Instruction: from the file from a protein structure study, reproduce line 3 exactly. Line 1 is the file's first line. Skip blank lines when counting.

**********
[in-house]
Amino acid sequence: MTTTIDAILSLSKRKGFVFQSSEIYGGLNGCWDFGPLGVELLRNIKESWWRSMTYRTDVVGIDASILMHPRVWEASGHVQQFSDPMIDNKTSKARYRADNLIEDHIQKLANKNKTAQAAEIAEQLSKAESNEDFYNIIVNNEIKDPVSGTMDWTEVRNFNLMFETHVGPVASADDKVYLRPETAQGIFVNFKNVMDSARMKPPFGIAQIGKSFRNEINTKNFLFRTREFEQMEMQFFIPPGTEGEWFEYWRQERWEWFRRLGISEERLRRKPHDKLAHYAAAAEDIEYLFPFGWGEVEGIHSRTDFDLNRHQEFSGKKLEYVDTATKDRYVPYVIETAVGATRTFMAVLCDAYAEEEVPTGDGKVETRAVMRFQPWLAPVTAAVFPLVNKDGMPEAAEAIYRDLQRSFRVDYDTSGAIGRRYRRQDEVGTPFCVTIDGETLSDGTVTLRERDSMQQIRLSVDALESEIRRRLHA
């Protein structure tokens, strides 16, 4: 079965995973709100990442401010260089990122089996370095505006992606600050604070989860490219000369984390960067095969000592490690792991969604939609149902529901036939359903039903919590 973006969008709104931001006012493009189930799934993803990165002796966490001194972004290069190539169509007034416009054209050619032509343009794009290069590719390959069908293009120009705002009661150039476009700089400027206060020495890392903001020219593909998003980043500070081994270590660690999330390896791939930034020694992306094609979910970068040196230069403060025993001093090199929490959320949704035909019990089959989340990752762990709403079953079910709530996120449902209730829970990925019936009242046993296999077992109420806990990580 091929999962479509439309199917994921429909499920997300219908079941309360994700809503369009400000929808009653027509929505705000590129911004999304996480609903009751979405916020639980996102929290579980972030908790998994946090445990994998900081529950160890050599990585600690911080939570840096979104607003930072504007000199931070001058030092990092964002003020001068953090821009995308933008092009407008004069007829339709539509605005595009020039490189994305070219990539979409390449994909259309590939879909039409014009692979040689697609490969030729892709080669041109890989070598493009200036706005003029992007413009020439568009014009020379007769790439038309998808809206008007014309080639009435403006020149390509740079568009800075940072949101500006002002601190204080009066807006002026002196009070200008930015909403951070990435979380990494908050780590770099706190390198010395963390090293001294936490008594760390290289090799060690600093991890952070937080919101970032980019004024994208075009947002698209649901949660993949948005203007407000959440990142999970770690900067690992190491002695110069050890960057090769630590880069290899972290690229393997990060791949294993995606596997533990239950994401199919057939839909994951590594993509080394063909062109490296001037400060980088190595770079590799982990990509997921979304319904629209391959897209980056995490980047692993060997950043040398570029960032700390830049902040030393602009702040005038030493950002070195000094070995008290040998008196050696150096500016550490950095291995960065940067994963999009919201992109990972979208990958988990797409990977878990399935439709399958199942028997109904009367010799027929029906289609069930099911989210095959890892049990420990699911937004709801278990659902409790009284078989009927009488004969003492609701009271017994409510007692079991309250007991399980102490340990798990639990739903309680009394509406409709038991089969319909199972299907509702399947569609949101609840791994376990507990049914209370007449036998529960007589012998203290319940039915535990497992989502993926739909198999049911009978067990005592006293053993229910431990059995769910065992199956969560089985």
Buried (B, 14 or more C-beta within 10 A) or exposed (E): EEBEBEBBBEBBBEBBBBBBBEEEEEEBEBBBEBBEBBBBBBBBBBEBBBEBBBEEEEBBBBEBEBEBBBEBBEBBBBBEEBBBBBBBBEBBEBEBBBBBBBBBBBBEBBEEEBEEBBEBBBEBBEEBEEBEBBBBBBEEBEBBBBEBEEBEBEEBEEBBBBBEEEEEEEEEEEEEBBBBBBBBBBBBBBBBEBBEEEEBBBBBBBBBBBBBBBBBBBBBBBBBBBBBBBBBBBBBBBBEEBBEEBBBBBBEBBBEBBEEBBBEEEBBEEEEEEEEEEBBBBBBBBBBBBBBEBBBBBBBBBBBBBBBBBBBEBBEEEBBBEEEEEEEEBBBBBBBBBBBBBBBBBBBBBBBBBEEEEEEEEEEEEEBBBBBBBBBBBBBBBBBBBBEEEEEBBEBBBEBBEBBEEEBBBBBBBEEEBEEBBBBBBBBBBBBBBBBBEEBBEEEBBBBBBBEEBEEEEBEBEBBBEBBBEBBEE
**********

């Protein structure tokens, strides 16, 4: 079965995973709100990442401010260089990122089996370095505006992606600050604070989860490219000369984390960067095969000592490690792991969604939609149902529901036939359903039903919590 973006969008709104931001006012493009189930799934993803990165002796966490001194972004290069190539169509007034416009054209050619032509343009794009290069590719390959069908293009120009705002009661150039476009700089400027206060020495890392903001020219593909998003980043500070081994270590660690999330390896791939930034020694992306094609979910970068040196230069403060025993001093090199929490959320949704035909019990089959989340990752762990709403079953079910709530996120449902209730829970990925019936009242046993296999077992109420806990990580 091929999962479509439309199917994921429909499920997300219908079941309360994700809503369009400000929808009653027509929505705000590129911004999304996480609903009751979405916020639980996102929290579980972030908790998994946090445990994998900081529950160890050599990585600690911080939570840096979104607003930072504007000199931070001058030092990092964002003020001068953090821009995308933008092009407008004069007829339709539509605005595009020039490189994305070219990539979409390449994909259309590939879909039409014009692979040689697609490969030729892709080669041109890989070598493009200036706005003029992007413009020439568009014009020379007769790439038309998808809206008007014309080639009435403006020149390509740079568009800075940072949101500006002002601190204080009066807006002026002196009070200008930015909403951070990435979380990494908050780590770099706190390198010395963390090293001294936490008594760390290289090799060690600093991890952070937080919101970032980019004024994208075009947002698209649901949660993949948005203007407000959440990142999970770690900067690992190491002695110069050890960057090769630590880069290899972290690229393997990060791949294993995606596997533990239950994401199919057939839909994951590594993509080394063909062109490296001037400060980088190595770079590799982990990509997921979304319904629209391959897209980056995490980047692993060997950043040398570029960032700390830049902040030393602009702040005038030493950002070195000094070995008290040998008196050696150096500016550490950095291995960065940067994963999009919201992109990972979208990958988990797409990977878990399935439709399958199942028997109904009367010799027929029906289609069930099911989210095959890892049990420990699911937004709801278990659902409790009284078989009927009488004969003492609701009271017994409510007692079991309250007991399980102490340990798990639990739903309680009394509406409709038991089969319909199972299907509702399947569609949101609840791994376990507990049914209370007449036998529960007589012998203290319940039915535990497992989502993926739909198999049911009978067990005592006293053993229910431990059995769910065992199956969560089985």